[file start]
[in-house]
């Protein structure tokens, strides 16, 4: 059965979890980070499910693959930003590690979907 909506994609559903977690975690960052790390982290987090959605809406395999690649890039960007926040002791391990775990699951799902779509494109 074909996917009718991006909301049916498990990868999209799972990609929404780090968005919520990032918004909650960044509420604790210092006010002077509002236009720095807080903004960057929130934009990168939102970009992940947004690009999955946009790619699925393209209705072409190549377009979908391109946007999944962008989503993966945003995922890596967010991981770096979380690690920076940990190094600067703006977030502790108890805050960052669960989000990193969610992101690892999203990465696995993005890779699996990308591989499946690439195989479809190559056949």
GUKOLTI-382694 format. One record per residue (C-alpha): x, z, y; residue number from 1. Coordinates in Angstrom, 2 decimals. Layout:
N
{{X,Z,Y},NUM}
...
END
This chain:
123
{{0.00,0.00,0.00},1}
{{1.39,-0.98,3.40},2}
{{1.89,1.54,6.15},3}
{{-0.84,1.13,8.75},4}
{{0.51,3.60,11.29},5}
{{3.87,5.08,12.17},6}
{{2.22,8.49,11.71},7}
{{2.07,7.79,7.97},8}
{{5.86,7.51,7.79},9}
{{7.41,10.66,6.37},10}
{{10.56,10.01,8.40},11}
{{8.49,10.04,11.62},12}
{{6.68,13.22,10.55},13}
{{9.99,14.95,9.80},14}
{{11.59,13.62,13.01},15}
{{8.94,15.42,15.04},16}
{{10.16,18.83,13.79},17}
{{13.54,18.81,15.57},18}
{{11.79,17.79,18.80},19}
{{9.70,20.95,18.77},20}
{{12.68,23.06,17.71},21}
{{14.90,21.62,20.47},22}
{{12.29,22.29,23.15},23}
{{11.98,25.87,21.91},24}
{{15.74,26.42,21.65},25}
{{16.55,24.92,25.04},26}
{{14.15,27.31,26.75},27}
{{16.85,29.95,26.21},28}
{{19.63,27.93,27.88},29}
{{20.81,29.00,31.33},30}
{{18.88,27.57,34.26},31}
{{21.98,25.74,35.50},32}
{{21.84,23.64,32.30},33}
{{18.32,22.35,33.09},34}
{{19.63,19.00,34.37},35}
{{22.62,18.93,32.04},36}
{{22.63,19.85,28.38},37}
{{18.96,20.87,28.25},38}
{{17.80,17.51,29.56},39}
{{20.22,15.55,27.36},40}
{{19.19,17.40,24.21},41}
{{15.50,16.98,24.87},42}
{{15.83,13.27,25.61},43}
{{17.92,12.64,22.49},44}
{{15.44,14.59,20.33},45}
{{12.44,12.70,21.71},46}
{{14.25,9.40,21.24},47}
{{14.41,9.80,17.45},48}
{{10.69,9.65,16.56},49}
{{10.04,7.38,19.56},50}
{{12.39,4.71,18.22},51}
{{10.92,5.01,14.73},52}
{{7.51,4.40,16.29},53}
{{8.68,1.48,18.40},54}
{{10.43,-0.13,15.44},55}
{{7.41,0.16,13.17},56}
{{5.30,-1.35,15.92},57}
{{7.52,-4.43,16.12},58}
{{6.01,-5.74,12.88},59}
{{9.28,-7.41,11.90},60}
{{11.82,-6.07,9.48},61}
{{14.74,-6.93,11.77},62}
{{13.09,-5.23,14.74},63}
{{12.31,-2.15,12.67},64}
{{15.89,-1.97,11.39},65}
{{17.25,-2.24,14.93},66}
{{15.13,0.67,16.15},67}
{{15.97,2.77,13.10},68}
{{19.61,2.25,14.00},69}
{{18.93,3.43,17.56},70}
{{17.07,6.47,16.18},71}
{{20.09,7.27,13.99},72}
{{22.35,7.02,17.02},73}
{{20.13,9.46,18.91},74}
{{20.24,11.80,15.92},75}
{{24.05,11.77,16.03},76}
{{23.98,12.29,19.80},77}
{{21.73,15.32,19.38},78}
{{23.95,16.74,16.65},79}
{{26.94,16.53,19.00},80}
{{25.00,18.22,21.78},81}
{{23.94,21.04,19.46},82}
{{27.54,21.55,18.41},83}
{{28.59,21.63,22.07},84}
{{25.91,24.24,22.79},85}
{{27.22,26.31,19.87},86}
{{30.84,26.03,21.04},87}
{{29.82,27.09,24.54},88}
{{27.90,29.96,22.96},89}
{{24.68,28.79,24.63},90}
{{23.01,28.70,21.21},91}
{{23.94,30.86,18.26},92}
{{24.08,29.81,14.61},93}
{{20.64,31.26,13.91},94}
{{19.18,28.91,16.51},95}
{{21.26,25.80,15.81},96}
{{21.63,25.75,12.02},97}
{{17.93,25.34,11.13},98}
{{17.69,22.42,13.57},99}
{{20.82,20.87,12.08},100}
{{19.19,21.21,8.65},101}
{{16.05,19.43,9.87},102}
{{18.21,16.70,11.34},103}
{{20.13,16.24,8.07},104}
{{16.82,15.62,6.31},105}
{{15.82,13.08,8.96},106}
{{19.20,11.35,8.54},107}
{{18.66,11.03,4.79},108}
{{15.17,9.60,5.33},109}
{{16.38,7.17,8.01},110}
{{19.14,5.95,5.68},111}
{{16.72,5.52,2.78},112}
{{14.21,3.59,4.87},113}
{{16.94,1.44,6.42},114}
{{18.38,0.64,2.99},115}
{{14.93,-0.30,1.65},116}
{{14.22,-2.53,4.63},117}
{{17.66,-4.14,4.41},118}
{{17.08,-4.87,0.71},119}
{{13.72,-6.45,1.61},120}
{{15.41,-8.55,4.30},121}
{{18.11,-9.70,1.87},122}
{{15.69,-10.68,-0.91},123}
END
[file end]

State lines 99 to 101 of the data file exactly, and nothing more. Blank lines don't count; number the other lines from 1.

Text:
{{24.68,28.79,24.63},90}
{{23.01,28.70,21.21},91}
{{23.94,30.86,18.26},92}